Even worse, the System Settings app hides its hierarchies. If you end up in one of those General sections, it can be easy to misunderstand what you are seeing. On the right side of the window, there is only a back button next to the institution name to let you know that you are actually one level below the main list of General articles. If you find an item by searching, the left sidebar will not tell you which section you are in. If you click away to another category and then return to Generaldoes the app display the same item (such as Share) you were looking at when you last visited, instead of the whole General listing, which makes it easy for you to miss that you are not all General settings items, but a subcategory.
It is much.
Broaden your observations
Perhaps the most puzzling design decision about the new System Settings app is the fact that it’s still more or less square. Just about every Mac comes with a widescreen display and has for centuries. Why can’t the Settings app be resized? Why doesn’t it show its deep hierarchy by showing multiple columns so if you click on . clicks? Generalyou can see all sub-items and the contents of the selected sub-item?
Some sections also contain very long scroll lists. click on Privacy and Securityand you will find more than 20 sections that you can click for more settings, and below That are the controls to set App Store security levels and enable and disable FileVault and Lockdown mode. Imagine if we could make the interface a bit bigger so we could see more content on a giant desktop screen or even on a 16-inch MacBook Pro.
Much confusion and frustration with the interface could have been resolved by letting the app spread its wings a bit, both horizontally and vertically.
Instead, once macOS Ventura ships, be prepared to click around… a lot. System Preferences is an app that requires a lot of clicking itself, but System Settings doesn’t really solve the problem. The sidebar means you don’t have to click back to the top level, which is an improvement. But the underlying hierarchy requires a lot of back and forth clicks, consuming many of those saved clicks.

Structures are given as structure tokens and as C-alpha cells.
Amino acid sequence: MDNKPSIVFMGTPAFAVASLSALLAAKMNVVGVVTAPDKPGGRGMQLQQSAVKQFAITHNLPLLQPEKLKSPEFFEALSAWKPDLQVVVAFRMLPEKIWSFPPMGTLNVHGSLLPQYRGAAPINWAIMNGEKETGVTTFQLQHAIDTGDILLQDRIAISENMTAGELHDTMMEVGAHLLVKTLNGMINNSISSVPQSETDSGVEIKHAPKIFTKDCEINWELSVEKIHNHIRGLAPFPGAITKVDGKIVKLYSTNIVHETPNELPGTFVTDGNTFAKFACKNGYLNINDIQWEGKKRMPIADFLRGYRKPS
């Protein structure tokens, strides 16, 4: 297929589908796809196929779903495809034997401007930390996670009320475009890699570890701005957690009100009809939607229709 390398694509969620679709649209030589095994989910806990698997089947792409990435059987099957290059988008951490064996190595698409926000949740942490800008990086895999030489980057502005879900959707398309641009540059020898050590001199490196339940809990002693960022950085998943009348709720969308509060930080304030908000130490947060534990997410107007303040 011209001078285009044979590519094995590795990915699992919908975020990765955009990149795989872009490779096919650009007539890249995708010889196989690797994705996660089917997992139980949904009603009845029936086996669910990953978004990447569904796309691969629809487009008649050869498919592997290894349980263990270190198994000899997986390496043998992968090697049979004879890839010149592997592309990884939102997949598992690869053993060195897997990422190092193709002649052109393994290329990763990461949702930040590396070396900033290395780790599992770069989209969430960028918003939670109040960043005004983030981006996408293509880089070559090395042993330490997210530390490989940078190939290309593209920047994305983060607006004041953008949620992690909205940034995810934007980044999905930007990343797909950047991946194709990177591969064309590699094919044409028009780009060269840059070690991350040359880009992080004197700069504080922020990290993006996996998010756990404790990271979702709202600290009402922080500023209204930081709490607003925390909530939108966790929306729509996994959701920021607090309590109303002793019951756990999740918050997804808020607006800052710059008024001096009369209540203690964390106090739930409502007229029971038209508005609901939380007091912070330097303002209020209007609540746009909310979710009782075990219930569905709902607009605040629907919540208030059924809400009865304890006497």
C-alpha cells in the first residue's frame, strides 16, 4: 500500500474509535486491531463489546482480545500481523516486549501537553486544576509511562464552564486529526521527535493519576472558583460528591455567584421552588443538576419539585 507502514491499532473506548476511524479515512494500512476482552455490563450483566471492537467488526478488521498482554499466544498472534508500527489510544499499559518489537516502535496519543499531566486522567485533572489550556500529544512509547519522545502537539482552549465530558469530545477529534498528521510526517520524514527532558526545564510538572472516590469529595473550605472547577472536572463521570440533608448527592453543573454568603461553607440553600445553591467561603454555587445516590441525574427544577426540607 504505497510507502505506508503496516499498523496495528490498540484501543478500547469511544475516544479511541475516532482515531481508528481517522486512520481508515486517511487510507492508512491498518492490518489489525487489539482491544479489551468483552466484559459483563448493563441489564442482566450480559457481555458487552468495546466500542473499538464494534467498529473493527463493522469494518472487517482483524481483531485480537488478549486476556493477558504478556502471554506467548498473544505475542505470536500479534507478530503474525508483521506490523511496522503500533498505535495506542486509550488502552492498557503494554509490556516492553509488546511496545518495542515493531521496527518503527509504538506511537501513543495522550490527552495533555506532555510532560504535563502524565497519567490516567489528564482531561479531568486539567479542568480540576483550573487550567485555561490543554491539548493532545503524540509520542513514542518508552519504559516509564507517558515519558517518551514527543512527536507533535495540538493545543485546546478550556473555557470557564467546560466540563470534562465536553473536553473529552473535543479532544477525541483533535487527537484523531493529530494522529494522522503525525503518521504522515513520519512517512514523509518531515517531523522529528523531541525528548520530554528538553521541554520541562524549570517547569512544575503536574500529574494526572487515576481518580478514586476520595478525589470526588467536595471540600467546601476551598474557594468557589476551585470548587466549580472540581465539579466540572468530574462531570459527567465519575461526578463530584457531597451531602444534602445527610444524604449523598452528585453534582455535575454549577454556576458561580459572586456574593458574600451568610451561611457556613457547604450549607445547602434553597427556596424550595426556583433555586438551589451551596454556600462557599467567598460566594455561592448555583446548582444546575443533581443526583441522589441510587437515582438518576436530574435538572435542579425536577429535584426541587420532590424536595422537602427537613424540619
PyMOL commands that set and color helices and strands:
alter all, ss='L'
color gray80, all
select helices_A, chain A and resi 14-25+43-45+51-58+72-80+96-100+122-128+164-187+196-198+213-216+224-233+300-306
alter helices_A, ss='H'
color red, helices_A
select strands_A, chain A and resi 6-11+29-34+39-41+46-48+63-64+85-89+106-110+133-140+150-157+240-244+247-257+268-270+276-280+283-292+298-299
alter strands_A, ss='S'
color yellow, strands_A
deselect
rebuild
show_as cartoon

i found the devil
These are some of the major system settings issues. There are also dozens, if not hundreds, of minor quirks in the app. Each is an example of how Apple misunderstands the details, and the details matter. (See Niki Tonsky’s Twitter thread for some amazing examples with inconsistencies in interface elements, in text layouts, in misaligned buttons, and more.)
I am a writer and editor, so I often see inconsistencies in the text of interfaces, and they are very easy to find in System Settings. For example, items are capitalized in one pop-up menu and not capitalized in the next.
And perhaps the most disappointing of all? No one seems to have organized something. Why is the default web browser setting at the bottom of the Desktop and dock settings list, right in between Stage manager and Mission Control? Why do Mission Control settings appear as separate toggles in the Desktop and Dock preferences list, while the two Stage Manager settings checkboxes are hidden behind a To adjust knob?
So what now?
The list goes on and on and on and on. I want to believe that Apple’s system settings team is working hard to fix all this for a fall release, but the list of things wrong with this app is so long that I can’t see how even an all-hands situation is on deck. could get it in good condition to ship with pride in macOS Ventura 13.0.
This is a problem. Apple can’t just put a ‘beta’ label on its operating system’s System Settings app! It has to send it and stick with it, or it has to get out of the way.
There are not many good options here. Either Apple delivers an embarrassing app, or it rushes back to the old System Preferences app and tries to hold out for another year, which requires integrating all the new settings added in macOS Ventura.
My guess is that Apple will go ahead and ship everything with 13.0, and users will have to deal with the replacement of an old and outdated Preferences app with a buggy and frustrating Settings app. That will be bad. What would be even worse is if Apple abandoned the project and walked away.
Sending a broken Settings app is embarrassing. But pretending it’s not broken would be unscrupulous.